Hope & Healing: The UF Health Blog

Electrolytes: Tiny ions that pack a big punch

Gatorade is a staple for athletes in Florida, where the thirst-quenching beverage was born. This year, the sports standard is celebrating 50 years on the sidelines, but how exactly does Gatorade aid the body?

The answer is electrolytes: positively and negatively charged substances that help maintain the correct electrochemical charge across the membranes, according to Mark S. Segal, M.D., Ph.D., a professor in the UF College of Medicine and chief of the division of nephrology, hypertension and renal transplantation. Maintaining the concentration of positive and negative ions within your body’s cells is essential for keeping athletes hydrated.

“For athletes who are exercising and sweating profusely, keeping hydrated and maintaining their sodium balance will help them perform sufficiently better." - Mark Segal, M.D.

Rehydration with electrolytes is essential for athletes, because when they sweat too much, the volume of sodium, chloride and potassium is depleted in their blood. Drinking water with electrolytes to rehydrate maintains a good cardiac output, which helps maintain circulation of blood through the muscles and organs, said Segal. In fact, athletes will be given electrolytes at the hospital if they become dehydrated to the point of needing medical attention.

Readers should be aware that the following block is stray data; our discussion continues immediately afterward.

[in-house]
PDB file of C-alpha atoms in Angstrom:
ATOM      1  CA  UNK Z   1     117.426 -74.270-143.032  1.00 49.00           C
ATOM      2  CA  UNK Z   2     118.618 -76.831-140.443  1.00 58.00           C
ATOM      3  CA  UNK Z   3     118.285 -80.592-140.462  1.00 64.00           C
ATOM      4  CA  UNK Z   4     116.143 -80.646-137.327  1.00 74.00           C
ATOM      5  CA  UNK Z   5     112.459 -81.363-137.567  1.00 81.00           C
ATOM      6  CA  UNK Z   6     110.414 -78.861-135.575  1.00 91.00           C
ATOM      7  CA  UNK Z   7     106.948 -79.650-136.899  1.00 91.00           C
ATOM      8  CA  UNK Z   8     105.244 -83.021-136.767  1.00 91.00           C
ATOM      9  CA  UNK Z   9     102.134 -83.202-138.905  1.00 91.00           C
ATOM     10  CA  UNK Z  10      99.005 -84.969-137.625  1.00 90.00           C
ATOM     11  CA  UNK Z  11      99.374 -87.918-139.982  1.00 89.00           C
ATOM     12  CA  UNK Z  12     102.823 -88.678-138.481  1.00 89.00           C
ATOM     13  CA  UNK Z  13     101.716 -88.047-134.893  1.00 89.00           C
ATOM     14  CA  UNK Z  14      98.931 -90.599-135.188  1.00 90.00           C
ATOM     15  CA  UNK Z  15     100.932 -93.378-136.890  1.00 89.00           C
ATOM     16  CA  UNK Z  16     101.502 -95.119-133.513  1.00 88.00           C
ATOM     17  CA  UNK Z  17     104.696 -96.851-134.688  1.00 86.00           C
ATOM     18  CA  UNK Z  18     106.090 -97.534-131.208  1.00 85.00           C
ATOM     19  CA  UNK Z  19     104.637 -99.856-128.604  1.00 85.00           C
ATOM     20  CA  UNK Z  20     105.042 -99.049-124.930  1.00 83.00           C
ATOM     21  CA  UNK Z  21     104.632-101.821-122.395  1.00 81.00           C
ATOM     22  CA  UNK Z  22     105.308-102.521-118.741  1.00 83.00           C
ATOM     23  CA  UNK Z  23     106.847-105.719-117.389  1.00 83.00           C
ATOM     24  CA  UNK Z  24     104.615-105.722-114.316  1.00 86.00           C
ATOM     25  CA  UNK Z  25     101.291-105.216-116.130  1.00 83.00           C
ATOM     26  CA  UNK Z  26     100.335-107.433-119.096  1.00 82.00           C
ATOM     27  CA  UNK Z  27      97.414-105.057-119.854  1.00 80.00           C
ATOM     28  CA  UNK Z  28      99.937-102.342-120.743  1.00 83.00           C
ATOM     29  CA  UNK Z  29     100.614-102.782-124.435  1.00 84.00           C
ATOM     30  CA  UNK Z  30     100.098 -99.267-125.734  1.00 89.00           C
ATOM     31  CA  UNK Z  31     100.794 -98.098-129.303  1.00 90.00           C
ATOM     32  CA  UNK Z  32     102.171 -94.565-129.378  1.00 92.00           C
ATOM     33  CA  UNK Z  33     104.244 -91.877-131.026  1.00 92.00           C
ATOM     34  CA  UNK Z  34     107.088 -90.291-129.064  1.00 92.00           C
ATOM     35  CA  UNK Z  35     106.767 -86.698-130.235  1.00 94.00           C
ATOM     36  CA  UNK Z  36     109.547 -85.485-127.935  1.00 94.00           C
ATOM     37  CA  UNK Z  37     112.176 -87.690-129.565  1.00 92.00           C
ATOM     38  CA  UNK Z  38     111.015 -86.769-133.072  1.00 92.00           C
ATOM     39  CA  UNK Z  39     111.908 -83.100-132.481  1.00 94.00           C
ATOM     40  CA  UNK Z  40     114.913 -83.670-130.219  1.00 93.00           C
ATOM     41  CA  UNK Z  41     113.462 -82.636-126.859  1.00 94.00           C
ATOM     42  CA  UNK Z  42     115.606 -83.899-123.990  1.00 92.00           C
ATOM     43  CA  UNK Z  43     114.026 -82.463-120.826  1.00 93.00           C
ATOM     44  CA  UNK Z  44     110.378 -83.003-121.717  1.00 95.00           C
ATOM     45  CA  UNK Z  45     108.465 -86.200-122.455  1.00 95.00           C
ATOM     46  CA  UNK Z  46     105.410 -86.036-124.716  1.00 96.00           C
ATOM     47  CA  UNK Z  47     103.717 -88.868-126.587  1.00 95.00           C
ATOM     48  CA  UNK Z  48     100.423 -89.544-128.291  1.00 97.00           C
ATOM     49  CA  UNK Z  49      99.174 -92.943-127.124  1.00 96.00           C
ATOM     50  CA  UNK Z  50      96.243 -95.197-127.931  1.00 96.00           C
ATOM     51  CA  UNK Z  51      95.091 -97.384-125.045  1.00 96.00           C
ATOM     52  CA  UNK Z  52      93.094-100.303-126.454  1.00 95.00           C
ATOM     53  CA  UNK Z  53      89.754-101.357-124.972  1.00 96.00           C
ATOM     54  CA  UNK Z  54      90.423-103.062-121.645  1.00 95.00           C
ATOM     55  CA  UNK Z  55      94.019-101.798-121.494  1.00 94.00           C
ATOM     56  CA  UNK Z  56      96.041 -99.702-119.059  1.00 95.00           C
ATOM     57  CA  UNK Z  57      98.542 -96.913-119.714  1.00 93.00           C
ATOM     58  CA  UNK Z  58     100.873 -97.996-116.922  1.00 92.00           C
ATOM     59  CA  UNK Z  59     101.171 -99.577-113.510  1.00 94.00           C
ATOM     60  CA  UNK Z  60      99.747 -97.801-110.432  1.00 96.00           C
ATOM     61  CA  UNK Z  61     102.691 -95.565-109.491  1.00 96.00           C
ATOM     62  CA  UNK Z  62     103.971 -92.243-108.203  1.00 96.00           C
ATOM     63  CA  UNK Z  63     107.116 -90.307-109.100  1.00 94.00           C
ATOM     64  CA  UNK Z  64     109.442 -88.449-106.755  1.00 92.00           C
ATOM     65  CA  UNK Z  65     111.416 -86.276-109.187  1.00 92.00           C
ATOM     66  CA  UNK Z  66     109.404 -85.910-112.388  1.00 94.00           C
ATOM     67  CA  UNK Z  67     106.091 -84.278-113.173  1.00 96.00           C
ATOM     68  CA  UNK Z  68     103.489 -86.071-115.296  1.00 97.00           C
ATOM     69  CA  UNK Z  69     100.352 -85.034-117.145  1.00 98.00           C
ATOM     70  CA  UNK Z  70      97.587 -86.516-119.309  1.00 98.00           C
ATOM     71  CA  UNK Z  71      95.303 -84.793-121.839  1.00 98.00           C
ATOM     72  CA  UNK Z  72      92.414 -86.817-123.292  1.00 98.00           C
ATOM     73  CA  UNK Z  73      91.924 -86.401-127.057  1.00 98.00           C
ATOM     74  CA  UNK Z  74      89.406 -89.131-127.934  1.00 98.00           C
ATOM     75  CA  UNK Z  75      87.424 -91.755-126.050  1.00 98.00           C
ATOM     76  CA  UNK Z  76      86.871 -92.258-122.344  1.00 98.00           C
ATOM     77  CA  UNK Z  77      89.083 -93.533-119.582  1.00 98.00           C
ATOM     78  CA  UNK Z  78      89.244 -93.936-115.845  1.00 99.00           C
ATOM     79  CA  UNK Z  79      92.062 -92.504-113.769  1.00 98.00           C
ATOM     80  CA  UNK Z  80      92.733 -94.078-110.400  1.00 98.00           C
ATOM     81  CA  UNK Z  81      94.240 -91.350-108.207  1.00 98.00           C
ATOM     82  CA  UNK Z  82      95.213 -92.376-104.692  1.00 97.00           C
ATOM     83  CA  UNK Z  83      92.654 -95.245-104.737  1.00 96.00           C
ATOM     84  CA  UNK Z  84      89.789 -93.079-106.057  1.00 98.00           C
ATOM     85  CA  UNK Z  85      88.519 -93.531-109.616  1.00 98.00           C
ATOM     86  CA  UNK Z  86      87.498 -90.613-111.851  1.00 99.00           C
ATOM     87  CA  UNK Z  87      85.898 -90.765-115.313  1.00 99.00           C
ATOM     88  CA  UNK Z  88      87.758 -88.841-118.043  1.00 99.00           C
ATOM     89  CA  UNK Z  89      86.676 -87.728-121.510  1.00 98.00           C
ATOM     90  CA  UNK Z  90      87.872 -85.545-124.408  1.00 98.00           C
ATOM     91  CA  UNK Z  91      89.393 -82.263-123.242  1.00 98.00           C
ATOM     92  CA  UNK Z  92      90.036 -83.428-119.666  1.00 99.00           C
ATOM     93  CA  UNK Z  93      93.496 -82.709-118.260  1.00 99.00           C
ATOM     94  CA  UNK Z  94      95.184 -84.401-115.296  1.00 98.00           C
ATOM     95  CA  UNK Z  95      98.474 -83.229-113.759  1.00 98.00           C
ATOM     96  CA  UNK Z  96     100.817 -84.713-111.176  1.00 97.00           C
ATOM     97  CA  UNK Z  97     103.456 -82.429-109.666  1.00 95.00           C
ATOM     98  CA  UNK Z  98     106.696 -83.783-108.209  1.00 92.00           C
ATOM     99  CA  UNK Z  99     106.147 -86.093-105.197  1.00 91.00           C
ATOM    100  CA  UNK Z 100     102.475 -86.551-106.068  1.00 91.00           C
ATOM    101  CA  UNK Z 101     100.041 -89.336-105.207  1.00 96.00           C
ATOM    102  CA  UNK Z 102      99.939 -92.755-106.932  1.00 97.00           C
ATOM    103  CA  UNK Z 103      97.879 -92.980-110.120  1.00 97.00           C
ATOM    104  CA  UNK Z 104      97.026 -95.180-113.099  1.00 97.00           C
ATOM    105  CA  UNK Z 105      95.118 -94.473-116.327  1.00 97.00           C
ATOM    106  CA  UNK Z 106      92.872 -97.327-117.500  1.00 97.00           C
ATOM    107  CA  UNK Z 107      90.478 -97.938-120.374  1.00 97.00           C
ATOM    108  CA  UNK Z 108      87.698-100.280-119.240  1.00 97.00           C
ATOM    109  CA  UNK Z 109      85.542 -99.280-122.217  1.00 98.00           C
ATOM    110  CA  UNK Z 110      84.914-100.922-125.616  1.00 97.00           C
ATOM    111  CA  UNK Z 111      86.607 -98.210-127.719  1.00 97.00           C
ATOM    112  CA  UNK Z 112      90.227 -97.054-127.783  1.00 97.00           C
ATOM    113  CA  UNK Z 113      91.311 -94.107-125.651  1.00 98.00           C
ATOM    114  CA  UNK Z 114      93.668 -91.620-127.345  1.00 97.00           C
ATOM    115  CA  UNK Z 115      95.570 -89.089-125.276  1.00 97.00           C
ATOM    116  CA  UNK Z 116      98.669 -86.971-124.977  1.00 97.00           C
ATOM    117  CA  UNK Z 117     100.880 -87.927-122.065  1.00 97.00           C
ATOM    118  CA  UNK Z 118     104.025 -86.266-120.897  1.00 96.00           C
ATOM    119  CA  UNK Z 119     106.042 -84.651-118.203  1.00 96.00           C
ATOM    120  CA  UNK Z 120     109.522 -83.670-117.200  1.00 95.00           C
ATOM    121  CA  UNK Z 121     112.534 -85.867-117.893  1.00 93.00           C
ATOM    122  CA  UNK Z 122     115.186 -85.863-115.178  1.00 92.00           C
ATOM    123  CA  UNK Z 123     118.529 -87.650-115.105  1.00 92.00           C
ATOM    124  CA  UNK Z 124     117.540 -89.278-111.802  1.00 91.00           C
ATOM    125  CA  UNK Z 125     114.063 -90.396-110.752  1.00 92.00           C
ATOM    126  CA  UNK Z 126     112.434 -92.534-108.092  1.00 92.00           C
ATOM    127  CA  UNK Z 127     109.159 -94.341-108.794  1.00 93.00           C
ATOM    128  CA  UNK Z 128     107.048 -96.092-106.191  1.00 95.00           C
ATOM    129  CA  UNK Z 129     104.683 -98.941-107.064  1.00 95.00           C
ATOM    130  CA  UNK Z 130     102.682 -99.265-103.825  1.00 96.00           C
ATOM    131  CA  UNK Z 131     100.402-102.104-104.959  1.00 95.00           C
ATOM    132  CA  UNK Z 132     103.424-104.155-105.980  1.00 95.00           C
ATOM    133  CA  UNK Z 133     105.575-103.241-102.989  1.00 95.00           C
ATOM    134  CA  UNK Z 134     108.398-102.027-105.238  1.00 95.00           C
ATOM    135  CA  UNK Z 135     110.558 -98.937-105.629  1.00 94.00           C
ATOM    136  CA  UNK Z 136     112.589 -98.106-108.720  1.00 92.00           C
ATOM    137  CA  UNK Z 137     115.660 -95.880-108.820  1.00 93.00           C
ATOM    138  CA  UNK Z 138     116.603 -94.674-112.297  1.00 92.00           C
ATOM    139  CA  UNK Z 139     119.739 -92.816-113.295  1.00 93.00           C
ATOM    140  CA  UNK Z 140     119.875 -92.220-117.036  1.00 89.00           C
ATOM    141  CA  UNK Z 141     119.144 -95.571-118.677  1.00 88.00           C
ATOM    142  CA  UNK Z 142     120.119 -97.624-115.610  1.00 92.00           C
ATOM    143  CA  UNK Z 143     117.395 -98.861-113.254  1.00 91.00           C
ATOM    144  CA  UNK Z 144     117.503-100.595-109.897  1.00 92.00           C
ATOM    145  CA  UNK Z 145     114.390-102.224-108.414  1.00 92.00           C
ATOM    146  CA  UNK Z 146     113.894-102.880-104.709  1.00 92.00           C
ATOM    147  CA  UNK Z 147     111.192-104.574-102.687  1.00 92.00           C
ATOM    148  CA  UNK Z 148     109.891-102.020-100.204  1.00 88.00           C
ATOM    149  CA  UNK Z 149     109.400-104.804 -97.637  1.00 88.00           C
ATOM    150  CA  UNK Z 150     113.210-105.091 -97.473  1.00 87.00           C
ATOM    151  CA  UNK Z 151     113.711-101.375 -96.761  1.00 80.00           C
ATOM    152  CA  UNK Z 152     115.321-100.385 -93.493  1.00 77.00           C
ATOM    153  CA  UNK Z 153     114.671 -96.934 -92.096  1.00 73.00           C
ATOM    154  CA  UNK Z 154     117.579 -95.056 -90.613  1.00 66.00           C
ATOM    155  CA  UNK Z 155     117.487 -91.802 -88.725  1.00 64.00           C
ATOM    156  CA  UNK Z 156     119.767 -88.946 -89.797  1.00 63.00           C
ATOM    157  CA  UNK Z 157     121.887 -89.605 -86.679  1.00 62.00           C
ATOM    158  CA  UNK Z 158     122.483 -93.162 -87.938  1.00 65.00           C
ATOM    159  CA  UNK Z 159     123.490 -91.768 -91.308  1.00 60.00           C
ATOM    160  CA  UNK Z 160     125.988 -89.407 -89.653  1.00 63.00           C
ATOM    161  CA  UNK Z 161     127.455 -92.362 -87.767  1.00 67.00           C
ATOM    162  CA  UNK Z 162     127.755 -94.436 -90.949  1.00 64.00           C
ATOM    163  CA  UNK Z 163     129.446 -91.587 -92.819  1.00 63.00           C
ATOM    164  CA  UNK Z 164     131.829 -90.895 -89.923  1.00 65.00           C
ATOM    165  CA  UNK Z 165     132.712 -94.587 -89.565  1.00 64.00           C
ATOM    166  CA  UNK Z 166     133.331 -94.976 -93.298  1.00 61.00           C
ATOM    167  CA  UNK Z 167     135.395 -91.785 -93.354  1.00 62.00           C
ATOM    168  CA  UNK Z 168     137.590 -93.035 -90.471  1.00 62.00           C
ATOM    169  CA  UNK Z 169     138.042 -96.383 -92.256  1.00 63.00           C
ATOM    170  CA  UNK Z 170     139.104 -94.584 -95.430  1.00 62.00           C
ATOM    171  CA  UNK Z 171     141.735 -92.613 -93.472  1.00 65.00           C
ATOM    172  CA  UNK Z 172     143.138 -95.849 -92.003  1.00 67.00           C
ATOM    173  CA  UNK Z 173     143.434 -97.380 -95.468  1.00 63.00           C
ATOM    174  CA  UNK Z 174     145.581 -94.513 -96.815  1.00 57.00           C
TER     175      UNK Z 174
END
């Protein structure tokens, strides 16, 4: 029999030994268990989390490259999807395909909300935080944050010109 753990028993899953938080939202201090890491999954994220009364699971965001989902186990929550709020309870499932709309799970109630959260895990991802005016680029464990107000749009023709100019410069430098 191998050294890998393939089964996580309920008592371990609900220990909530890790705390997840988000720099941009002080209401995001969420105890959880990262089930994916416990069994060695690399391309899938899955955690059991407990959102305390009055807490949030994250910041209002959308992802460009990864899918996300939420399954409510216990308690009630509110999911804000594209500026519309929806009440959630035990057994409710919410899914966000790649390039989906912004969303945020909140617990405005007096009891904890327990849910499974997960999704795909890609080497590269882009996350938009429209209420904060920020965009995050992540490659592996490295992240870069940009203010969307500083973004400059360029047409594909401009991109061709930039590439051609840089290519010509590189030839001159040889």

“For athletes who are exercising and sweating profusely, keeping hydrated and maintaining their sodium balance will help them perform sufficiently better,” said Segal.

In 1965, Dwayne Douglas, the then-assistant football coach of the Florida Gators, asked Robert Cade, M.D., a professor of renal medicine at UF, why players weren’t urinating during the game. Cade and the other inventors of Gatorade collected sweat from athletes to measure potassium, sodium and chloride levels after strenuous activity, and discovered that the athletes were losing high levels of water, sodium, chloride and potassium while they were sweating.

“Before Gatorade, athletes were told not to drink water because it was a sign of weakness and because drinking was believed to cause cramping,” said Segal. “So with Gatorade, there was a paradigm shift in exercising athletes.”

Learn more about the history of Gatorade (http://es.pn/1M6iNPc) and the science behind the iconic drink. http://bit.ly/1MO5rK4

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Amanda Austin

Social Media Coordinator

Amanda manages UF Health's Facebook and Twitter accounts, and curates information about healthy and wellness, health industry news, and updates on UF Health research....Read More